Helen of Troy is a 1956 Warner Bros. WarnerColor epic film in CinemaScope, based on Homer's Iliad and Odyssey. It was directed by Robert Wise, from a screenplay by Hugh Gray and John Twist, adapted by Hugh Gray and N. Richard Nash. The music score was by Max Steiner and the cinematography by Harry Stradling Sr.
The film stars Rossana Podestà, Stanley Baker, Sir Cedric Hardwicke and Jacques Sernas, with Niall MacGinnis, Maxwell Reed, Nora Swinburne, Robert Douglas, Torin Thatcher, Harry Andrews, Janette Scott, Ronald Lewis, Eduardo Ciannelli, Esmond Knight and a young Brigitte Bardot as Andraste, Helen's handmaiden, her first film production shot outside of France.
The film retells the story of the Trojan War in 1100 B.C., albeit with some major changes from the Iliad's storyline: Paris of Troy (Jacques Sernas) sails to Sparta to secure a peace treaty between the two powerful city-states. His ship is forced to return to Troy in a storm after he has been swept overboard on the shore of Sparta. Paris is found by Helen, Queen of Sparta (Rossana Podestà), with whom he falls in love. He goes to the palace where he finds Helen's husband, King Menelaus (Niall MacGinnis), Agamemnon (Robert Douglas), Odysseus (Torin Thatcher), Achilles (Stanley Baker) and many other Greek kings debating whether to go to war with Troy. Menelaus, who is denied by Helen, sees that his wife and Paris are in love and, pretending friendship, plots Paris' death.
Warned by Helen, Paris flees and, after they are both nearly caught by the Spartans, takes Helen with him to Troy. Under the pretense of helping Menelaus regain his honor, the Greeks unite, and the siege of Troy begins. Much blood is shed in the long ordeal, with the Trojans blaming their plight on Paris and Helen until it turns out that the Greeks are solely after Troy's riches, not Helen. The siege culminates in Greek victory through the ruse of the legendary Trojan Horse. While trying to flee, Helen and Paris are cornered by Menelaus. Paris faces the Spartan king in single combat, but just as he wins the upper hand he is stabbed from behind, denying him a fair trial by arms. Helen is forced to return with Menelaus, but she is serene in the knowledge that in death she will be reunited with Paris in Elysium.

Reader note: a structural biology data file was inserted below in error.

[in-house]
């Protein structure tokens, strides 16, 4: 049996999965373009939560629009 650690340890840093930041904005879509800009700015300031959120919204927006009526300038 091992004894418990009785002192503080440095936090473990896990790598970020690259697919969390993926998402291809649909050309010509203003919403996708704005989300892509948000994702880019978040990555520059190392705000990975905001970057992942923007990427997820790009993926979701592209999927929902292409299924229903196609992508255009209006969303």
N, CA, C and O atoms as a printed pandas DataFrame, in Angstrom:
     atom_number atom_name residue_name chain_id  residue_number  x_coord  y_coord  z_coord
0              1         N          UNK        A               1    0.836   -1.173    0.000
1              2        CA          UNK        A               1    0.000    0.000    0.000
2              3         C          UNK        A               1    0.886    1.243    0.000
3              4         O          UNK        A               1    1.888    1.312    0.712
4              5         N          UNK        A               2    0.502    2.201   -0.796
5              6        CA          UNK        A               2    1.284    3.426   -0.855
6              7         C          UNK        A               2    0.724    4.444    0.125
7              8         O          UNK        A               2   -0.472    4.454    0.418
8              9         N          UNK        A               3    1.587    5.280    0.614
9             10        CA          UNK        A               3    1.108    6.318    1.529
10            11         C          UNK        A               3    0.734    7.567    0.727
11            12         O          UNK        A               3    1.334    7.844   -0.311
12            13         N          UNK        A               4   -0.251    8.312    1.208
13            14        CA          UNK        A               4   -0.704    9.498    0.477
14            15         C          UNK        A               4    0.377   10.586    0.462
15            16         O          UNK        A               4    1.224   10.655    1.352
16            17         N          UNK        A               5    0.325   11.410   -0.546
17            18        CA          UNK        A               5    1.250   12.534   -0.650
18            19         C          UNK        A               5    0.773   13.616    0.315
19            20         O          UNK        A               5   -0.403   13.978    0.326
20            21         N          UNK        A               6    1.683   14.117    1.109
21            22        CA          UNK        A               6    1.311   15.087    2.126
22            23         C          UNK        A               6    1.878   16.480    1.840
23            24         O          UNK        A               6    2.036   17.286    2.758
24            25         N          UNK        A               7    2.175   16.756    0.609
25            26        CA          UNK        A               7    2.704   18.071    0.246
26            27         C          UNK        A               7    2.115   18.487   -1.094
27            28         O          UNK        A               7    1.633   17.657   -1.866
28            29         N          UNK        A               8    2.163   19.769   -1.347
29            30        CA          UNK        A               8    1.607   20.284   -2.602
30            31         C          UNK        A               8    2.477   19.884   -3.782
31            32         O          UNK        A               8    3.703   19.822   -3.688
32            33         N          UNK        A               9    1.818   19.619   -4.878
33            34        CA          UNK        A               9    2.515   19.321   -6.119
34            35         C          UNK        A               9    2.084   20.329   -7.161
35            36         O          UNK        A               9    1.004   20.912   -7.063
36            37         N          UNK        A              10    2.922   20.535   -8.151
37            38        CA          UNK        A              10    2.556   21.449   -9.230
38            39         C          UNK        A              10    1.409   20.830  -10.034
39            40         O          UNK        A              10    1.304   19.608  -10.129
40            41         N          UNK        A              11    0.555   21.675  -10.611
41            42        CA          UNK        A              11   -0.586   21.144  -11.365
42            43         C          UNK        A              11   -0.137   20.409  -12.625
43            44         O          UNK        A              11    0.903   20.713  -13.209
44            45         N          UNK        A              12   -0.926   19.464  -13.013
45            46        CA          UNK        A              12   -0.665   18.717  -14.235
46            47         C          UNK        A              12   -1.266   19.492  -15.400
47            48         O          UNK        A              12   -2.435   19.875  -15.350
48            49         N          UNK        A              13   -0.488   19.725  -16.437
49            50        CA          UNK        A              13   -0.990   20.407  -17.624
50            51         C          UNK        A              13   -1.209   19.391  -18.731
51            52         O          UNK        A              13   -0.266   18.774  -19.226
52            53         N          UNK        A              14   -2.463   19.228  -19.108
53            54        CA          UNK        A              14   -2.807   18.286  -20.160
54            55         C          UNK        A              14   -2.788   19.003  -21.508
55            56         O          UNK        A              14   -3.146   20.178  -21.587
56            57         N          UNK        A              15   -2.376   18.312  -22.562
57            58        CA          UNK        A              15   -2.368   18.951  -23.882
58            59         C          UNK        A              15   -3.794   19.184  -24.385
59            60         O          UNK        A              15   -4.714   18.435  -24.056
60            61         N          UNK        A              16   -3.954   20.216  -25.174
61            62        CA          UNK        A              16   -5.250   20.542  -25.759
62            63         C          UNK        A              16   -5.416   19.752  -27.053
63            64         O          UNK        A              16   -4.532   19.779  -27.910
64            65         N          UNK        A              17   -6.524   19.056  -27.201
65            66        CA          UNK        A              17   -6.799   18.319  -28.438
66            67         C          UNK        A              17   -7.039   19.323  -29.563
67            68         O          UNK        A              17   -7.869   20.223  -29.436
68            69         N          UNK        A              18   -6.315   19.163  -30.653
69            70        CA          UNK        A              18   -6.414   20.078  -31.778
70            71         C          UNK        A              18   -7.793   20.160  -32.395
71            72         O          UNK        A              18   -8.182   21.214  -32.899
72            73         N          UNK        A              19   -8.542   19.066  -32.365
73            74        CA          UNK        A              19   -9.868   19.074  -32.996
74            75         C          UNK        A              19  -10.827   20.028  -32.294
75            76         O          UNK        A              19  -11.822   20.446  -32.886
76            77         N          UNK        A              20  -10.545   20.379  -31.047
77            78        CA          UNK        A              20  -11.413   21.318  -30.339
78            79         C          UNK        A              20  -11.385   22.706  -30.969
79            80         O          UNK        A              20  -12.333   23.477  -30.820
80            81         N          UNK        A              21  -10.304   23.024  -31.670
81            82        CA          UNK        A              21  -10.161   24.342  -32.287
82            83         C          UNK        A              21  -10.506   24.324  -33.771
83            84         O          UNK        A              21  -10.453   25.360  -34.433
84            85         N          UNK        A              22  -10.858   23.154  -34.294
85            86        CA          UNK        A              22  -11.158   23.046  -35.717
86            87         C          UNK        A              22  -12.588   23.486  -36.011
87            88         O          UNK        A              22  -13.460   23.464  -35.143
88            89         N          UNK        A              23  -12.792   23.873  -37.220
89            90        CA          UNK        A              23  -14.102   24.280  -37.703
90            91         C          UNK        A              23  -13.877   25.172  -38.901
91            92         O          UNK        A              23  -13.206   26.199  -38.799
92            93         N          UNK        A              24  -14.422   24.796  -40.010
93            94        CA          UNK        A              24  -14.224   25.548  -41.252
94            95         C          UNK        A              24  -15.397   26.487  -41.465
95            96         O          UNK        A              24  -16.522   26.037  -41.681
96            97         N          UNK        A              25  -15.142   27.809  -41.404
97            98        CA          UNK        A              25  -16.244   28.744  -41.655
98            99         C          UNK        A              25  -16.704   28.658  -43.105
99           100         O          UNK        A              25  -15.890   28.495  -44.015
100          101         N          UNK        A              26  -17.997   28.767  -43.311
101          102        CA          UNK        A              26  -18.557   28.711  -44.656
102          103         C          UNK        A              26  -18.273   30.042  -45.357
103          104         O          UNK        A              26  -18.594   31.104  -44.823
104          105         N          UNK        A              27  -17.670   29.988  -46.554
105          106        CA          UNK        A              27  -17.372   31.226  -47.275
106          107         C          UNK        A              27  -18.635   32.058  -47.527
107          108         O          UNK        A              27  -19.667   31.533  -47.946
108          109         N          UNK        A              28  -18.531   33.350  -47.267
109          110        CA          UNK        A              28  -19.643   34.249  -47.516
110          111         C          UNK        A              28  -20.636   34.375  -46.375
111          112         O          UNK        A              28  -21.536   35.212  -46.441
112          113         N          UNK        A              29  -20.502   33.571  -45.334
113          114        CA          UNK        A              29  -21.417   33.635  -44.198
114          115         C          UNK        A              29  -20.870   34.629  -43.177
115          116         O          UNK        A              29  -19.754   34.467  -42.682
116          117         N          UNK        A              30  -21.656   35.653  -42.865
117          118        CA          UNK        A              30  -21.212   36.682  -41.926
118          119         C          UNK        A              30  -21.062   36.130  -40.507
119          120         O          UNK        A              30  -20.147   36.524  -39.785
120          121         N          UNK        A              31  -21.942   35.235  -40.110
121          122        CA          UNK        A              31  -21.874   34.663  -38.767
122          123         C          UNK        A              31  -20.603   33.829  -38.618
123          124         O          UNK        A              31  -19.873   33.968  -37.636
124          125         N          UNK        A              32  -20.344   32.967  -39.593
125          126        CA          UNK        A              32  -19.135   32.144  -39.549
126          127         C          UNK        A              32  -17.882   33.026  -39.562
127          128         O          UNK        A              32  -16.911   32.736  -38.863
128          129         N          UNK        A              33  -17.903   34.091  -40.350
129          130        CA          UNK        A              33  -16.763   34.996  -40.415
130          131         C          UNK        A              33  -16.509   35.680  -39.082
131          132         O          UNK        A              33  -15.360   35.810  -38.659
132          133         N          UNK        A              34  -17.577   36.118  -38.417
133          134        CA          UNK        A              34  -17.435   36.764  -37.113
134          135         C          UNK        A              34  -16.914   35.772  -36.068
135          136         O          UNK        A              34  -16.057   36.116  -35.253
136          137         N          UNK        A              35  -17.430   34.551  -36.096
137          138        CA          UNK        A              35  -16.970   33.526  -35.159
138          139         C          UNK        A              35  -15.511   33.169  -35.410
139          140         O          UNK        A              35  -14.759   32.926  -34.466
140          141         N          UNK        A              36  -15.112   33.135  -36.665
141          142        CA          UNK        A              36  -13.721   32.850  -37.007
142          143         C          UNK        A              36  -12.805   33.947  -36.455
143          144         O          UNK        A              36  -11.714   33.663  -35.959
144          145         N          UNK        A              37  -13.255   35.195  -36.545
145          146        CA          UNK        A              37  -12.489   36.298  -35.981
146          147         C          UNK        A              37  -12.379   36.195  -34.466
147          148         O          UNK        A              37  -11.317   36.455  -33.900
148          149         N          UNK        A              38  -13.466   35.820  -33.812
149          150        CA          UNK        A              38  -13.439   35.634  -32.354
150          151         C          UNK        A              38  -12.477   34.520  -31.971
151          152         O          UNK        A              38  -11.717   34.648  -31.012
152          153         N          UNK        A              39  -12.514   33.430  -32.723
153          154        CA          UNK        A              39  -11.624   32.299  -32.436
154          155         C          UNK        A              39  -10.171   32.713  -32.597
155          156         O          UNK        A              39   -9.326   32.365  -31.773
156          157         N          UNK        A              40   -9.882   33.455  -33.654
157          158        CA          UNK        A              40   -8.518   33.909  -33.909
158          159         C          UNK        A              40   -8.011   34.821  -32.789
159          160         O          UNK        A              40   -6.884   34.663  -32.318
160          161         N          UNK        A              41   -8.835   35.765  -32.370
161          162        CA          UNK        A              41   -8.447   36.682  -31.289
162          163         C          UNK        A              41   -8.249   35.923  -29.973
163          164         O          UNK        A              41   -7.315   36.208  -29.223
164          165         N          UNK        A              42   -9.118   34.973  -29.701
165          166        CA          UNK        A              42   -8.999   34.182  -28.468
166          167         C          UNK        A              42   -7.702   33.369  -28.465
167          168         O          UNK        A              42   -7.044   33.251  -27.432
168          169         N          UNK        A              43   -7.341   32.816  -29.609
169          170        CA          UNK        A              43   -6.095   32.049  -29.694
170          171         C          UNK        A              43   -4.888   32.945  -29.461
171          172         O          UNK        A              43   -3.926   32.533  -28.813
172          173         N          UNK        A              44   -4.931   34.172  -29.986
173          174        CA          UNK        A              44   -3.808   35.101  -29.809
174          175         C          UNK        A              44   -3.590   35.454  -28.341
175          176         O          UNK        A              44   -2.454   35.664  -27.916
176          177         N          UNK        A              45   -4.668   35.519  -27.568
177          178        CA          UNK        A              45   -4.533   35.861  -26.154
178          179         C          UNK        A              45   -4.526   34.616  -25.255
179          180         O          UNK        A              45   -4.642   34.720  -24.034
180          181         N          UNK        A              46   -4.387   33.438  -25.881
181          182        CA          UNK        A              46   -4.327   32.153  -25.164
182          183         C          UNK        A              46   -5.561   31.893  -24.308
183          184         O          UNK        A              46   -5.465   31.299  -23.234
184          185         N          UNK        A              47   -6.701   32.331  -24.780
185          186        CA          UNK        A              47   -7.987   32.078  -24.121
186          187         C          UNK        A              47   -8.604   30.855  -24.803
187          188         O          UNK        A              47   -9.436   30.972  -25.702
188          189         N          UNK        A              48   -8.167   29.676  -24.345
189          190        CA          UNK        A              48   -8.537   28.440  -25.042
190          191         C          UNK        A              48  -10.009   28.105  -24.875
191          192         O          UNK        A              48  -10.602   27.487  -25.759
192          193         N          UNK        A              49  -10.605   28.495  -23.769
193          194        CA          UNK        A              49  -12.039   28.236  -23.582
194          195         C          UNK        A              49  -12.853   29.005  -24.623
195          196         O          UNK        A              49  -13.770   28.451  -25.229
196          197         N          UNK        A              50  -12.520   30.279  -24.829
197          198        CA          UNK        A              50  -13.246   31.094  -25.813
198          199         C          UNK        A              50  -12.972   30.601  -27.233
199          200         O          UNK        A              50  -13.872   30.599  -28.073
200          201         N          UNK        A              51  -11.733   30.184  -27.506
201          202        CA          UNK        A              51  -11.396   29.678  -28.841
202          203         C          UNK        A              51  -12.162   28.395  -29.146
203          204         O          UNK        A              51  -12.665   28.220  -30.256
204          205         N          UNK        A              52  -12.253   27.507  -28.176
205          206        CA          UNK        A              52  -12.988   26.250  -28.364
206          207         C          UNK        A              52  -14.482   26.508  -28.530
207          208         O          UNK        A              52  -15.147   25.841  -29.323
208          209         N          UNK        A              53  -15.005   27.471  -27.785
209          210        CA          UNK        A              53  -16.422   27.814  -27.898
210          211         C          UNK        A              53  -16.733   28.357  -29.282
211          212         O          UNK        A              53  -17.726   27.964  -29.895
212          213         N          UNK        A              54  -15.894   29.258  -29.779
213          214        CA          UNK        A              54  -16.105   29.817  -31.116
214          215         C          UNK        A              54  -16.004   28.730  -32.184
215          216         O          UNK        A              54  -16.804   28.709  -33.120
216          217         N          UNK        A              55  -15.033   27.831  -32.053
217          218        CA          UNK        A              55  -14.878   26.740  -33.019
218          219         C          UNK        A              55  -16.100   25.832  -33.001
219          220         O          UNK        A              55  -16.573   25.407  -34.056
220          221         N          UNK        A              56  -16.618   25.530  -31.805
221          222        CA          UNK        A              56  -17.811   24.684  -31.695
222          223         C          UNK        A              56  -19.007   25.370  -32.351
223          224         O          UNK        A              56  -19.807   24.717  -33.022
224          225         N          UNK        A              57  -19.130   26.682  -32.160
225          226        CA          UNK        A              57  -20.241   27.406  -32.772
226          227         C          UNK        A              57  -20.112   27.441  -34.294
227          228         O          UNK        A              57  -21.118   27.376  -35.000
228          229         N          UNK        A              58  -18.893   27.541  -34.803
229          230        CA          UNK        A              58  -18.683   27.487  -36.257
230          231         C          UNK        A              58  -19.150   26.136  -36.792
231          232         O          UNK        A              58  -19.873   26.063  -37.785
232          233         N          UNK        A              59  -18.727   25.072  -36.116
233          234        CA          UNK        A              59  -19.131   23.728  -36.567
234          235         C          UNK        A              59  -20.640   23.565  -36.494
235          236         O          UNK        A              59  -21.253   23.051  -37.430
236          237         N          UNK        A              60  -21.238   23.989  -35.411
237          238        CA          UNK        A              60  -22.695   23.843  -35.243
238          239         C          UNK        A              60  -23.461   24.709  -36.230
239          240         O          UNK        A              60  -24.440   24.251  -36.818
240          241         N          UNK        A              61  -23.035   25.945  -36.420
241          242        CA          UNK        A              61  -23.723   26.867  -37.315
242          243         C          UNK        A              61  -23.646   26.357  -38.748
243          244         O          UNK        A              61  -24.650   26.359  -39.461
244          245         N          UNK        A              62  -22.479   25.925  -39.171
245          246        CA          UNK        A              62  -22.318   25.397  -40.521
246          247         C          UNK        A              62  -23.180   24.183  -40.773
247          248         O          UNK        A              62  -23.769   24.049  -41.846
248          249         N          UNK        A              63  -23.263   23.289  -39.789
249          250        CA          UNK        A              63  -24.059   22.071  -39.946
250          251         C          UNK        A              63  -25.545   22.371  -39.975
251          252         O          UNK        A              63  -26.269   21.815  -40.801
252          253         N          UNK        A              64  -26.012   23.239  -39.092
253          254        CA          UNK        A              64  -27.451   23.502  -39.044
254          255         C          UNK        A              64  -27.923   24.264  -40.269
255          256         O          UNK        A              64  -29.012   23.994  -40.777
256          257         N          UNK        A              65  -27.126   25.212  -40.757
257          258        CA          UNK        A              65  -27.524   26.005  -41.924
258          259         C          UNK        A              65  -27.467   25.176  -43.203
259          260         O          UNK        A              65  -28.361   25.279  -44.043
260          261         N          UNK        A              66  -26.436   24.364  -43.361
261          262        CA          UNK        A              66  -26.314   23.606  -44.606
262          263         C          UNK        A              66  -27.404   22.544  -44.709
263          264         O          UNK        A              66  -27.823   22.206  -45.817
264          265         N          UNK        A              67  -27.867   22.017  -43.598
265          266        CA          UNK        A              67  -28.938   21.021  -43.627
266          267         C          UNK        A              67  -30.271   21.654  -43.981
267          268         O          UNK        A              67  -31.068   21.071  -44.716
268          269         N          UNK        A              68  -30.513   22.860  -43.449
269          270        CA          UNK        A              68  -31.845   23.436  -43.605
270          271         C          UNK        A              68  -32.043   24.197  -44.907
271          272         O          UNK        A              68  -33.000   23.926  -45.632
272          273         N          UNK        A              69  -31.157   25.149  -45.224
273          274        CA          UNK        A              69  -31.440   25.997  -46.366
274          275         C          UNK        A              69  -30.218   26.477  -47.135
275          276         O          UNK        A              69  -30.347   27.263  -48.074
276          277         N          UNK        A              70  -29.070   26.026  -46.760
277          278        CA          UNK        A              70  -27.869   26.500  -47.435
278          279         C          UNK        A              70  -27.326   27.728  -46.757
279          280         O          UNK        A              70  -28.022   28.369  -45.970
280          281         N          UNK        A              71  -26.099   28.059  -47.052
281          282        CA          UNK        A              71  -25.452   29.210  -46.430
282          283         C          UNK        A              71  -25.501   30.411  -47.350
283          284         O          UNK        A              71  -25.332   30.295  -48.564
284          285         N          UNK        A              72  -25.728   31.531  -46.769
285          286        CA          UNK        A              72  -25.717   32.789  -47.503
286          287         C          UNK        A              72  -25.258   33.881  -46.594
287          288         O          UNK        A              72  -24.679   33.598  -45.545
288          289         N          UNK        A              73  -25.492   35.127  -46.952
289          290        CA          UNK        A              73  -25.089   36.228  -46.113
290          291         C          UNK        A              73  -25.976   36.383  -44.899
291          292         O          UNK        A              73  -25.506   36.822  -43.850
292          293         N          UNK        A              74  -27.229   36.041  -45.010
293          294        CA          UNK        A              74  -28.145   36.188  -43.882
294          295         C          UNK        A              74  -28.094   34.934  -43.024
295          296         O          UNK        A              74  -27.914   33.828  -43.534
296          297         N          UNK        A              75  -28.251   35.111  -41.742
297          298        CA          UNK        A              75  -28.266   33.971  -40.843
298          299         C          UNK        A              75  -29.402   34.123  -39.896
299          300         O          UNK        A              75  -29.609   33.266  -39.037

The film was made in Rome's Cinecittà Studios and in Punta Ala, Grosseto.
The scene of the Greek initial assault on the walls of Troy features a series of shots that are directly copied from a sequence in the Persian attack on Babylon in D. W. Griffiths' silent film classic Intolerance. Some shots from this sequence would in turn be reused in the introductionary scenes of the 1963 film Jason and the Argonauts.
This project makes several departures from the original story, including showing Paris as a hero and great leader, and most of the Greek lords as treacherous and opportunistic pirates who are using Helen's flight as an excuse to win the treasures of Troy. The 2003 miniseries sharing its name with this film would later partially re-employ this plot device.Dell Four Color #684 (March 1956)